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Review: Liturgy Won’t Be Your Thinkpiece Anymore on ‘The Ark Work’

SPIN Rating: 8 of 10
Release Date: March 27, 2015
Label: Thrill Jockey

The one word you can’t escape when reading about Liturgy is “polarizing.” On one side there are the experimentalists willing to embrace a metal album, 2011’s Aesthethica, that could leave a patient listener feeling exuberant rather than empty. But then there are the black-metal purists who find guitarist/vocalist/songwriter Hunter Hunt-Hendrix’s penchant for philosophical prose and embrace of warm textures between the standard-tuned tremolos to be, at best, an affront to metal and, at worst, a threat to its very livelihood as the impending Hipster Appropriation apocalypse approaches. While certainly polarizing, The Ark Work is Liturgy’s first album that refuses to conform to either of the painfully simplistic narratives above, daring listeners to engage with the band’s instrumental abilities, not its leader’s ideologies.

The Ark Work is the band’s third album and first after temporarily losing powerhouse drummer Greg Fox (now also of psych-proggers Guardian Alien and Sam Hillmer’s boundary-breaking, avant-experimental Zs) and bassist Tyler Dusenbury to the inevitable tension that arose from Liturgy being thought of as merely the soundtrack to Hunt-Hendrix’s black-metal manifesto. It is also their first album that sounds like the work of four humans from diverse musical backgrounds playing together, letting Hunt-Hendrix’s complex, holistic philosophy shape the album’s progression without imposing limitations. This shift in approach is clearest in terms of instrumentation and production, where the album’s main theme is introduced on comically muted MIDI horns, only to be extended and juggled expertly by Fox throughout the next hour. The interplay between the electronic and analog shines on single and centerpiece “Quetzalcoatl,” turning up the tension between an homage to high-end guitar neurosis and a jarring, seemingly out-of-place electronic kick — until Fox and Dusenbury crush through, re-texturing the song into the album’s most vibrant moment.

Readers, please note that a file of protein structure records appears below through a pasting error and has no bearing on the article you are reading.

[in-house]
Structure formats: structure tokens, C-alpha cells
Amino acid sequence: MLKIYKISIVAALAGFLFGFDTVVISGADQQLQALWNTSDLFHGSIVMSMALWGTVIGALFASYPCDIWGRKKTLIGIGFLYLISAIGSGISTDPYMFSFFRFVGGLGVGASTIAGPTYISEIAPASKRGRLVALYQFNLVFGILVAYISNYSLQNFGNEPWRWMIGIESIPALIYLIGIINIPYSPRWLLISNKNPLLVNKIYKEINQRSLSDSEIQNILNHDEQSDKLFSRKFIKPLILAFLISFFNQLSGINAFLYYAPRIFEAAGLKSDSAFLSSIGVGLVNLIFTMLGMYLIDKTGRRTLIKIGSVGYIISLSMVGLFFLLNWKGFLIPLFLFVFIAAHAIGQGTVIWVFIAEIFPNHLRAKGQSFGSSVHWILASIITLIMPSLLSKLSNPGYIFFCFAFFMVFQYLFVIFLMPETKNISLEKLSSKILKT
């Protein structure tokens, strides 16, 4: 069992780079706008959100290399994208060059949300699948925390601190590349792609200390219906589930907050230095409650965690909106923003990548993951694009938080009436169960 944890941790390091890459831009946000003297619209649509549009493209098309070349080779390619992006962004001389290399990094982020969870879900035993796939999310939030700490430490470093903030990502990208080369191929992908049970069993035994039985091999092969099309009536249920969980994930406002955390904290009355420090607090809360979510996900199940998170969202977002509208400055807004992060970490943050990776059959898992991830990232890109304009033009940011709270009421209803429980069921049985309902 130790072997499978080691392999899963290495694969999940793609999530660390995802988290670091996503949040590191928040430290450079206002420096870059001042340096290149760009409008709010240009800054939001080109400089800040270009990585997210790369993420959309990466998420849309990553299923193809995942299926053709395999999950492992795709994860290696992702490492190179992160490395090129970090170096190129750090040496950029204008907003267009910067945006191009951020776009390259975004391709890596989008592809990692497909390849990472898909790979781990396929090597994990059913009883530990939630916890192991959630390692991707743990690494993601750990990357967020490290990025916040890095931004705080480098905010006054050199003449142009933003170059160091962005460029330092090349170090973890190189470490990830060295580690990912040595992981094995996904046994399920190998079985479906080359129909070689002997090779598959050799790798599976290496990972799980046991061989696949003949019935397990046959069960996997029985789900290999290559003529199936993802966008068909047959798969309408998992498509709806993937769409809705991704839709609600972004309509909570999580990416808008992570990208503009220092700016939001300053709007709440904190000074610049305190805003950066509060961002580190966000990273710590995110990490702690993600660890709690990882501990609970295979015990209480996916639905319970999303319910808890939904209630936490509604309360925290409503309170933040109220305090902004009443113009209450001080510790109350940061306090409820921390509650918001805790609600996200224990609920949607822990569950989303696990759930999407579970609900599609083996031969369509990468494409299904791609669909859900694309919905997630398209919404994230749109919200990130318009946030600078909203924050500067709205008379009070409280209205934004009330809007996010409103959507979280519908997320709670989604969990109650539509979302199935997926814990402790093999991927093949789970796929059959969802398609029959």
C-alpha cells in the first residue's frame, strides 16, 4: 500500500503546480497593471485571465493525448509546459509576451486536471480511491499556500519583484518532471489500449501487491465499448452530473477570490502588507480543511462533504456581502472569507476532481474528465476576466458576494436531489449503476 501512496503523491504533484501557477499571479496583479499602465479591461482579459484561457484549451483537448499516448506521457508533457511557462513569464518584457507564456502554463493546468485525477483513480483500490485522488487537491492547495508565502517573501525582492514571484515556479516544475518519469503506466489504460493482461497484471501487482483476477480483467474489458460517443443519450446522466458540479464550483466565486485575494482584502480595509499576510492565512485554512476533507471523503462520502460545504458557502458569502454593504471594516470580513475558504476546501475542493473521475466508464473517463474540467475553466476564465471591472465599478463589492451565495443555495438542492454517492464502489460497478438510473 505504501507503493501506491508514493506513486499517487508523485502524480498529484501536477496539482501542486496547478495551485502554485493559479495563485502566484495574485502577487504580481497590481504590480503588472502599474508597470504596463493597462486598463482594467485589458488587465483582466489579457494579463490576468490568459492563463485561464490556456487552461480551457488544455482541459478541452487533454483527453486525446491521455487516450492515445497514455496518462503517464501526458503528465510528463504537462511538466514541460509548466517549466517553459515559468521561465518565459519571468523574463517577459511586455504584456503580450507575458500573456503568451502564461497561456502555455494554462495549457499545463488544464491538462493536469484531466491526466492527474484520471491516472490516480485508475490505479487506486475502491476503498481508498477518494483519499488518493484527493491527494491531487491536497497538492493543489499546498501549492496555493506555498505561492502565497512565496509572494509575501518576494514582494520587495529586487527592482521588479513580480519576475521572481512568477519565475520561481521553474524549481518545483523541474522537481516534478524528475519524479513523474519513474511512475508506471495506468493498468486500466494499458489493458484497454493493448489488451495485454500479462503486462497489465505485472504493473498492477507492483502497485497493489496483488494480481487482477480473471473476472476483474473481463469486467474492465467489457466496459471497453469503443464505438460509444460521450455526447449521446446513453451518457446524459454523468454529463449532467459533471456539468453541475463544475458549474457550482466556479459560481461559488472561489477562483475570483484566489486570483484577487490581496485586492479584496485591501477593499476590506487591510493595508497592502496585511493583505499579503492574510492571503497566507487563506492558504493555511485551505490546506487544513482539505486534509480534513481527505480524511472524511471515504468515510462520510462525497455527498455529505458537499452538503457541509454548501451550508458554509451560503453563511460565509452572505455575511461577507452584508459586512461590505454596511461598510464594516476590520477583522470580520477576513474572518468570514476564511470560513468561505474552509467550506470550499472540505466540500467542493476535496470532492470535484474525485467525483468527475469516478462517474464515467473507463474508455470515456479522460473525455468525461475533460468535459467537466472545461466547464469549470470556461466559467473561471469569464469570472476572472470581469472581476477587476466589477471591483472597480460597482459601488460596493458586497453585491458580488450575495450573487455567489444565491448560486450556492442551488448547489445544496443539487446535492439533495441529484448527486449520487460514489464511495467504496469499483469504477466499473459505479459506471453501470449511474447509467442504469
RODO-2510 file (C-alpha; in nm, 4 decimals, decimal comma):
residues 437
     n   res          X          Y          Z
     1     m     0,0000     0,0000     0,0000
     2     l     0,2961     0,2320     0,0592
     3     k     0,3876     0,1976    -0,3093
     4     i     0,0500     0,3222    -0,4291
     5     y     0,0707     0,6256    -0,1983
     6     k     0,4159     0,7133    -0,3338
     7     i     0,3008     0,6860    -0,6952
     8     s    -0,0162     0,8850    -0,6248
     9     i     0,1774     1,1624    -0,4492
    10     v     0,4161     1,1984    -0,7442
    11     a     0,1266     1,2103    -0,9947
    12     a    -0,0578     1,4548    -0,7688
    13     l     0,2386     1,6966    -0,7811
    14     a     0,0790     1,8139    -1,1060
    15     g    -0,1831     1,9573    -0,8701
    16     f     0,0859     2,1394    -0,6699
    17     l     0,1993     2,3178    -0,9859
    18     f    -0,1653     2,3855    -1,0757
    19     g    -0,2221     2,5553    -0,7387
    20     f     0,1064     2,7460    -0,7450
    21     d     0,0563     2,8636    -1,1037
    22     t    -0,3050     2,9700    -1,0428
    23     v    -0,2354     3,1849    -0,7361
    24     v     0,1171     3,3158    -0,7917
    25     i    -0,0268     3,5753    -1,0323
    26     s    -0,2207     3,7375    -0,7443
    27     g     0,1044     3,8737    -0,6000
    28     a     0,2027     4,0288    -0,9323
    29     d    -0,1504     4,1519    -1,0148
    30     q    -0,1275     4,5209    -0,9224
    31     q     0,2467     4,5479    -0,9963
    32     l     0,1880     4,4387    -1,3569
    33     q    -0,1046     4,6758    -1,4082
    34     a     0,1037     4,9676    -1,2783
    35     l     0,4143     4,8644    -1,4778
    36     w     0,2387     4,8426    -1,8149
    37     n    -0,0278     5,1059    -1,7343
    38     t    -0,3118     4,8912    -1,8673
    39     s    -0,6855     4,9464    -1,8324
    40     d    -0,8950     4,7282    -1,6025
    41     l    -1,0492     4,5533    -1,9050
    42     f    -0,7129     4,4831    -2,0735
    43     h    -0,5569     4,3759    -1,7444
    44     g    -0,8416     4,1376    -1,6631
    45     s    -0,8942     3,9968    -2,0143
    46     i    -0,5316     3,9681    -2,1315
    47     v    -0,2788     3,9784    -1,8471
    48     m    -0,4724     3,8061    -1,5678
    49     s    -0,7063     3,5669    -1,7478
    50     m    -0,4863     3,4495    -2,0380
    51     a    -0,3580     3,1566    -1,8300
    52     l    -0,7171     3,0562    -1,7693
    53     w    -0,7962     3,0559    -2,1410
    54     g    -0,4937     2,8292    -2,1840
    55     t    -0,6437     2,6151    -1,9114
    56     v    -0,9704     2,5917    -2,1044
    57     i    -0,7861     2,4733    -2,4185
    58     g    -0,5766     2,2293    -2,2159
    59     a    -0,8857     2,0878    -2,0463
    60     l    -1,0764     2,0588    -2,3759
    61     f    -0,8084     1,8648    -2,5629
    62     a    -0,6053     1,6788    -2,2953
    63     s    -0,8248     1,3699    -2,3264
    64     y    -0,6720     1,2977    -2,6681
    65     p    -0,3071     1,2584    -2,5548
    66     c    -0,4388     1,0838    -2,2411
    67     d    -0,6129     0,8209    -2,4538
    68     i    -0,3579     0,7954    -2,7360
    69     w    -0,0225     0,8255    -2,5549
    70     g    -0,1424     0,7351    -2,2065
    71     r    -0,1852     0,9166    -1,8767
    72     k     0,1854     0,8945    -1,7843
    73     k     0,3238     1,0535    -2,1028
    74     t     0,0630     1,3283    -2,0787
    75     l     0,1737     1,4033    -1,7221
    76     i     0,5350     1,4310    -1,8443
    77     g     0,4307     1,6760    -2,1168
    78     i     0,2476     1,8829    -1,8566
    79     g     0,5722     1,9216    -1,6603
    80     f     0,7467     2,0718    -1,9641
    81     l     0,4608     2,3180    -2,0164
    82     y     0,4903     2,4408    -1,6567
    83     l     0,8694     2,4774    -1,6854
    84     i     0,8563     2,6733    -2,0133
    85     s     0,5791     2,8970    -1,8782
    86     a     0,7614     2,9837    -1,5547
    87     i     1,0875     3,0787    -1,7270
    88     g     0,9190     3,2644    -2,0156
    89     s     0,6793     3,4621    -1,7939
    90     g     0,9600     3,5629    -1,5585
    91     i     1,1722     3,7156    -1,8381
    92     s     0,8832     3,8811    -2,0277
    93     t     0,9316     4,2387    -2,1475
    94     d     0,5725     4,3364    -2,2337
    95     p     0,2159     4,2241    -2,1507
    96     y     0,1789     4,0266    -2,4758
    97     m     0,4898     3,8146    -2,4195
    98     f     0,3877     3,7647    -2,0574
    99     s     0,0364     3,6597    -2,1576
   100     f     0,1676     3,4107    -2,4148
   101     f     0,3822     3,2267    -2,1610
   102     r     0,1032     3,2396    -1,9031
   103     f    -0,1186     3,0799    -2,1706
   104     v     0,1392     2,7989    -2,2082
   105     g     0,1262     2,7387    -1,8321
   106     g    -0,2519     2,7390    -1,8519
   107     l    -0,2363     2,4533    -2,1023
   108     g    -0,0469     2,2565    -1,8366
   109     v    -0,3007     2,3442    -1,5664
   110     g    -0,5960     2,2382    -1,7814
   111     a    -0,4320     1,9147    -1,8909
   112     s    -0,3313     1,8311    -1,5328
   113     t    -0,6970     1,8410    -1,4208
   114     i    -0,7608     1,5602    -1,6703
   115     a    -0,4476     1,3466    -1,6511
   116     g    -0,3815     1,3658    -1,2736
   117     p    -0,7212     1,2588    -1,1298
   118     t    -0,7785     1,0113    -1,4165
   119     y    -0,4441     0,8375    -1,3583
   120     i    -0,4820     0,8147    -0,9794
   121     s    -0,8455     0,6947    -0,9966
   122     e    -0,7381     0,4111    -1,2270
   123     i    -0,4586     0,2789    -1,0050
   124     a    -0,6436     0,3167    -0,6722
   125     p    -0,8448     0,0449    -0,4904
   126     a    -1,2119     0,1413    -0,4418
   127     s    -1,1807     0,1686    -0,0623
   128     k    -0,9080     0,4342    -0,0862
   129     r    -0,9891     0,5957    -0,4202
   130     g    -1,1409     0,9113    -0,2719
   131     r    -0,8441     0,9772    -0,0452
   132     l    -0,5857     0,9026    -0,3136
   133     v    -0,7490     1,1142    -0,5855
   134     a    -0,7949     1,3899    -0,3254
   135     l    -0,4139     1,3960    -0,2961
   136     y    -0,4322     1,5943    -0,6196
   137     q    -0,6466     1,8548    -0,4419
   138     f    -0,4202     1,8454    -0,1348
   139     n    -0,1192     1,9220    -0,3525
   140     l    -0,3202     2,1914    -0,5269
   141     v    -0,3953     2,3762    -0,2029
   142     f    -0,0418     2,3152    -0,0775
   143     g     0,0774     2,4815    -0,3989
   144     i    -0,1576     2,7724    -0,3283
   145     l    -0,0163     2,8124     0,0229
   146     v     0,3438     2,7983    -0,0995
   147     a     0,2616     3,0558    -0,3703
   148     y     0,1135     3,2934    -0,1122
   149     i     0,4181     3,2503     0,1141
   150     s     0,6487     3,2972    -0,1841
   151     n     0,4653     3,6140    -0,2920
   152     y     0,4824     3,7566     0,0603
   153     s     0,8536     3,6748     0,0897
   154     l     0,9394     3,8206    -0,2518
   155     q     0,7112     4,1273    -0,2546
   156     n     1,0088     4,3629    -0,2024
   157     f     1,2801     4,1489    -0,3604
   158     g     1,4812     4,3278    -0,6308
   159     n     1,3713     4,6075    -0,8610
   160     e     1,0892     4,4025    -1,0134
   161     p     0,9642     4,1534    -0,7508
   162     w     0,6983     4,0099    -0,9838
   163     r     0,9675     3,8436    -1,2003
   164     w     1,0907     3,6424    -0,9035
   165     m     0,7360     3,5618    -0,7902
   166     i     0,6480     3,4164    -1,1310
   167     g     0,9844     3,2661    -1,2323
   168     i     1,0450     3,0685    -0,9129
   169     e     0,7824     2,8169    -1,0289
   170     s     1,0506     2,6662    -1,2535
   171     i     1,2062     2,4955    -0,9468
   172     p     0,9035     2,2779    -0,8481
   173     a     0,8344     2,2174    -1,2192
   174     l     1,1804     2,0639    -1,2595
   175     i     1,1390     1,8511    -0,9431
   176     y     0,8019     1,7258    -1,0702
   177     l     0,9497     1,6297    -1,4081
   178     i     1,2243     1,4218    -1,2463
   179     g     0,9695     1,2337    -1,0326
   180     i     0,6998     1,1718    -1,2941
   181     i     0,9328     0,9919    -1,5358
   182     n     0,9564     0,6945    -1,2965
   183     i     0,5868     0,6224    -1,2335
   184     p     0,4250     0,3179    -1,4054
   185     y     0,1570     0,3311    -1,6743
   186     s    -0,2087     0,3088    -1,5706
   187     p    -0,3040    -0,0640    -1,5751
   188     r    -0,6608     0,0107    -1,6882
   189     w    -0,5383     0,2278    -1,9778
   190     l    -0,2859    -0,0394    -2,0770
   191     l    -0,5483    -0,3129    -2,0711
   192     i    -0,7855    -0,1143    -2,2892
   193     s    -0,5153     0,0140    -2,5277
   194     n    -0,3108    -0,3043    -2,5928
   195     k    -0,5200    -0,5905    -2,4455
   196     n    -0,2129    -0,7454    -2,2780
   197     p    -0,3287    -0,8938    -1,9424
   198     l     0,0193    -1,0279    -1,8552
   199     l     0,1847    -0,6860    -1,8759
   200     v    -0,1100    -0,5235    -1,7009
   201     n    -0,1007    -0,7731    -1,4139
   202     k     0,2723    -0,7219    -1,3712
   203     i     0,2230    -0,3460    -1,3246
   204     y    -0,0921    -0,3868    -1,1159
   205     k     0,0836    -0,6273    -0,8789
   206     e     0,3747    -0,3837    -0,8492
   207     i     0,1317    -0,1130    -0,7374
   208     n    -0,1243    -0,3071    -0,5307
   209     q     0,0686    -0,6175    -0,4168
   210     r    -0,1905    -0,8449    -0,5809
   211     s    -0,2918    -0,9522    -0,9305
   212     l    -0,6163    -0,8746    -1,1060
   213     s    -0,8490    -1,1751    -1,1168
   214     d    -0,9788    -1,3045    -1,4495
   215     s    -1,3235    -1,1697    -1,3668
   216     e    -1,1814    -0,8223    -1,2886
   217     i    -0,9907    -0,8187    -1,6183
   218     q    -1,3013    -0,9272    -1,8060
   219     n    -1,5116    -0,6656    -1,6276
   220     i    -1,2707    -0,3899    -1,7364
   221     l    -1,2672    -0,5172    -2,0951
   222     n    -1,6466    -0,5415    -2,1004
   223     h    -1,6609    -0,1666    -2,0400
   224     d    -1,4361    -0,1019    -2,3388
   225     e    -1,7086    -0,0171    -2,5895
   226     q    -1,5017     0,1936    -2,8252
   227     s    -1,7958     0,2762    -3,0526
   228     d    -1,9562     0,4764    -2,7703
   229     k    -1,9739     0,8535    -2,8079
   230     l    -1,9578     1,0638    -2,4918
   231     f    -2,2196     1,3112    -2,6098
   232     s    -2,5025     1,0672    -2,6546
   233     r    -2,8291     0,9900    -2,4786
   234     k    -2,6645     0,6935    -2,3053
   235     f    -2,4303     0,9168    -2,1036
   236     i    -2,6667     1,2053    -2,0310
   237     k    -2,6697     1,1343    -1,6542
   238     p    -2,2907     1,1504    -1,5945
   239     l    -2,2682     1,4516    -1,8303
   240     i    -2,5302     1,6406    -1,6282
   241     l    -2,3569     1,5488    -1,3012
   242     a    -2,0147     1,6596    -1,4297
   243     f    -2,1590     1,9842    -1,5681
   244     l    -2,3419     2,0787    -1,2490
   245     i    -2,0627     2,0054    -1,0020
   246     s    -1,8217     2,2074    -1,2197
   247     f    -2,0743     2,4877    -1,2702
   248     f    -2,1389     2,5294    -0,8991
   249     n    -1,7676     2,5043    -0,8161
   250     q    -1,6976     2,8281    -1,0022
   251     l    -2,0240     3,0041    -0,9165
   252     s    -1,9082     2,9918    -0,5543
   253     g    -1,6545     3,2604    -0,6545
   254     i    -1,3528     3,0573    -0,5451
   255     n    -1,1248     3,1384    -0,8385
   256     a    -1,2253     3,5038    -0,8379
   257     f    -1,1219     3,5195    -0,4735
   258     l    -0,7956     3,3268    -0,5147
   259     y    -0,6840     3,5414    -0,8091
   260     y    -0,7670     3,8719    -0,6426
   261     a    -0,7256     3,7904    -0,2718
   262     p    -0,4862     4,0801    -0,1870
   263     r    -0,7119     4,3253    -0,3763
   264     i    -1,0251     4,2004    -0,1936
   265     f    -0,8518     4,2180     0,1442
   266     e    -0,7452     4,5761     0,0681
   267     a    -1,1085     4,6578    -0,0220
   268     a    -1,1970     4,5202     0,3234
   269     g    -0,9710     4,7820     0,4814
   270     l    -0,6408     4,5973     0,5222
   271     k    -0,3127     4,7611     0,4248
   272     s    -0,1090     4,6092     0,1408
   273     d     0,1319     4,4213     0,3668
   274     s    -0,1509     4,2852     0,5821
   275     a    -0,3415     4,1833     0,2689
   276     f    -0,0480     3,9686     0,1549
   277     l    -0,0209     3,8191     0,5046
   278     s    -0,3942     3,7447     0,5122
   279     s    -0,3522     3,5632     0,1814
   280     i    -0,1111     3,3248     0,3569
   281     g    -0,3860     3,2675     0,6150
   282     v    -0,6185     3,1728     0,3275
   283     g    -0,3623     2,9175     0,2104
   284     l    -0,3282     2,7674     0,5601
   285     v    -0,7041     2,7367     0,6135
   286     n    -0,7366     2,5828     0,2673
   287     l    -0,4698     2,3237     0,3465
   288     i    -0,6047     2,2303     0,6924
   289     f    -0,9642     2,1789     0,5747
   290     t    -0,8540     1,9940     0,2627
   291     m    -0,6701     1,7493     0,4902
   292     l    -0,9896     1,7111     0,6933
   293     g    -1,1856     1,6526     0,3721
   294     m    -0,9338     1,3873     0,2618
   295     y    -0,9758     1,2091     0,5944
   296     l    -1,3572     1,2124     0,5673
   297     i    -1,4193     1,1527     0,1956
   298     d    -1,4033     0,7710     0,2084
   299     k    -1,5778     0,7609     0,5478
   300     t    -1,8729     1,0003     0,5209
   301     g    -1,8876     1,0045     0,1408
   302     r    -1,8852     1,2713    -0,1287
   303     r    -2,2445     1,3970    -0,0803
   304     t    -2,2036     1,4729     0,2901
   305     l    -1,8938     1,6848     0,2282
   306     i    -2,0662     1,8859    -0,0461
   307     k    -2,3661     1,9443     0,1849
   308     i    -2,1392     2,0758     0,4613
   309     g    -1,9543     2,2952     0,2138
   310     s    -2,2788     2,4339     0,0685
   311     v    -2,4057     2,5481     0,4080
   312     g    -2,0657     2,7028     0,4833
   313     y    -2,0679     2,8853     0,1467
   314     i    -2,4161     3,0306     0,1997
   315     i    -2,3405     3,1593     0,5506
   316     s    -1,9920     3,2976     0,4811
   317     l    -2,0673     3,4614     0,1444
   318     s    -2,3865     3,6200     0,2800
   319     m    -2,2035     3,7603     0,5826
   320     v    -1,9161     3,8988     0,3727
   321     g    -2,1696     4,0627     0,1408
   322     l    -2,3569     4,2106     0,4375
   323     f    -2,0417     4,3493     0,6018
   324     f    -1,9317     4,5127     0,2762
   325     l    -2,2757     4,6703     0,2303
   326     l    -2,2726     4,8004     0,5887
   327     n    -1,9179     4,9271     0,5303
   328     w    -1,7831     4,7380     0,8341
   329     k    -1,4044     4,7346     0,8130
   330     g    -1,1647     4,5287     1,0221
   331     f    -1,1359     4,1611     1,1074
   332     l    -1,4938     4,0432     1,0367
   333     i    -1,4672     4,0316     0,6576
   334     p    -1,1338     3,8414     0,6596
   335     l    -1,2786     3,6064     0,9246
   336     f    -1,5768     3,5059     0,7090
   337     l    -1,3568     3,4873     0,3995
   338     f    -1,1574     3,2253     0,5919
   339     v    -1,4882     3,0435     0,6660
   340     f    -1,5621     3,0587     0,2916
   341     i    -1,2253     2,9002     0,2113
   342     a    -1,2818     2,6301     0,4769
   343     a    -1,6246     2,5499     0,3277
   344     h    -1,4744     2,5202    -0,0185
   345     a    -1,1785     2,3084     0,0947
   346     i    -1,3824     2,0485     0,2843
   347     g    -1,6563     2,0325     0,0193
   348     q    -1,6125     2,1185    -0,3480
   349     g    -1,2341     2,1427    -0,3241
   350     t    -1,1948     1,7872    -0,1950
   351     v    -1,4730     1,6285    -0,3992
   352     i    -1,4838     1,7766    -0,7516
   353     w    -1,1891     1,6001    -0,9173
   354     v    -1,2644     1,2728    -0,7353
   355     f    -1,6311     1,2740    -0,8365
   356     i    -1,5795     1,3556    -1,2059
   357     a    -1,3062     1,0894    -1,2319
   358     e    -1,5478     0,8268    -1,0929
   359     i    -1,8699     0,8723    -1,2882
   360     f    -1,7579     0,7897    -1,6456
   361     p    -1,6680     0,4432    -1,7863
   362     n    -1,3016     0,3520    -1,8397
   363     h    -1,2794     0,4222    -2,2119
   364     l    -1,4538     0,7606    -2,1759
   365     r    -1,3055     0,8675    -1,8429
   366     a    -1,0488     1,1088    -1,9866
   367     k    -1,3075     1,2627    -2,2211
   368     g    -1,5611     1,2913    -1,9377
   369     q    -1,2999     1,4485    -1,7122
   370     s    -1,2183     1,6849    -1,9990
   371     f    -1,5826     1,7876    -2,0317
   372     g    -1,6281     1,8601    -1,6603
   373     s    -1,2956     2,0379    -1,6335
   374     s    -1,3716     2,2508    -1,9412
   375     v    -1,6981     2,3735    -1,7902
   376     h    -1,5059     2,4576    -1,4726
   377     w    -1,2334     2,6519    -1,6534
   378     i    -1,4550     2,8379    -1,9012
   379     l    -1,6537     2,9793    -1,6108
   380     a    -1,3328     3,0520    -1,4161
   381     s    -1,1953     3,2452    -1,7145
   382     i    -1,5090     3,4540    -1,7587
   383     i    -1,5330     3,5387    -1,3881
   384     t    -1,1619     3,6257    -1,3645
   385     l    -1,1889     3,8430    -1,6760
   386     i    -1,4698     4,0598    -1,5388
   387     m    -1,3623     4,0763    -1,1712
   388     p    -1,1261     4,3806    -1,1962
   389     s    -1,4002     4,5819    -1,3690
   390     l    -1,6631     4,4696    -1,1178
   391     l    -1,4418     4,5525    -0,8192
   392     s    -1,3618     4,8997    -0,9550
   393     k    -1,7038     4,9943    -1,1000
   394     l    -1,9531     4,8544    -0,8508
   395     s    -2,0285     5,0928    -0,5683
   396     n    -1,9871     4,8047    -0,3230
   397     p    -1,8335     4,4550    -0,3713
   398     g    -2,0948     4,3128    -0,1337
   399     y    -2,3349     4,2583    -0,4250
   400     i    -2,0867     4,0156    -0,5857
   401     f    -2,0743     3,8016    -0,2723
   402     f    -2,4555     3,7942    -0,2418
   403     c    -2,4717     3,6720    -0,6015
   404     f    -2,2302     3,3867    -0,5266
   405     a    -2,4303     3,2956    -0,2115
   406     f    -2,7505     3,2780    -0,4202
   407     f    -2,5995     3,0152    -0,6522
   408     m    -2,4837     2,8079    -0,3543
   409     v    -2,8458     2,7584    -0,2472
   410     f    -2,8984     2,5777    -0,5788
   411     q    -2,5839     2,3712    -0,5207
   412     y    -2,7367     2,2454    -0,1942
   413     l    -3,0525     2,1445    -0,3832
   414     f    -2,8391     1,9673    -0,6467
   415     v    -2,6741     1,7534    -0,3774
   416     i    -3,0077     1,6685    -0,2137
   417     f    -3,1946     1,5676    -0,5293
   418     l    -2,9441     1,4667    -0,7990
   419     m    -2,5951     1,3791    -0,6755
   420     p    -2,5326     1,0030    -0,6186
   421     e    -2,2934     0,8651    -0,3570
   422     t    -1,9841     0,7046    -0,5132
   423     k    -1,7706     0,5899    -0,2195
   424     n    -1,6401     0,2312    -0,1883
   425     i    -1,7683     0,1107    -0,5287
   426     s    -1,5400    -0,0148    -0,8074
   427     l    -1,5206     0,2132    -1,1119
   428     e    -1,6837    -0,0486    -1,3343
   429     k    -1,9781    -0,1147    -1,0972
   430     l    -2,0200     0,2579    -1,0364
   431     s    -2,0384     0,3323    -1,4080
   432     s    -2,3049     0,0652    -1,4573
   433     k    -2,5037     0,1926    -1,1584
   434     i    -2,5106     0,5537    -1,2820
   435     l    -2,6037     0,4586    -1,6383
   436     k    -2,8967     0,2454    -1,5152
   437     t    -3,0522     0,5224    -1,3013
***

This album also serves as something of a victory lap for Fox, who left Liturgy after perfecting the band’s speedy, explosive, on-a-dime rhythmic technique. First, he turned it into a DMT-tripping street performer’s fantasy on Guardian Alien’s latest album, Spiritual Emergency, then remixed and reinterpreted his instrument on Grain and Xe in his time with Zs; now he’s managed to somehow retain all of these elements on even the most predictable passages herein.

As a whole, The Ark Work will further alienate the purists with its time-tearing post-production effects, IDM counterpoints to Fox’s drumming, an oddly Pallbearer-inspired funeral doom riff on “Father Vorizen,” and, on “Vitriol,” syncopated, triplet-oriented vocal patterns more reminiscent of Migos than Mayhem, over a Ghettotech-approved sub bass. But we’ll see how progressive proponents of the band’s earlier works react to the intro of abrasive brass and strings, a saxophone riff on “Kel Valhaal” electronically suspended in time and torn to shreds with Otomo Yoshihide-like zeal, and a glockenspiel hovering over most of the album. Most noticeably, Hunt-Hendrix’s evocative, vulnerable vocal shrieks have been replaced by a low-pitched snarl that will be even more unpopular to listeners who didn’t appreciate the microtonal, Pandit Pran Nath-informed chanting that peppered the interludes and intros of earlier albums.

Any listener who insists on evaluating Liturgy only on a scale from brutal-to-exuberant will be disappointed with this album’s refusal to yield to simplistic future-of-metal narratives. The burst-oriented metal sections of “Follow” and “Follow II” feel more like intermissions, and the most vintage guitar-terror moments on “Reign Array” and “Total War” could use some of the emotional release we took for granted on Aesthethica; The Ark Work is best at its most explorative rather than its most punishing. For a band previously hailed and reviled for its supposedly sacrilege approach, this is the real radical departure worthy of admiration.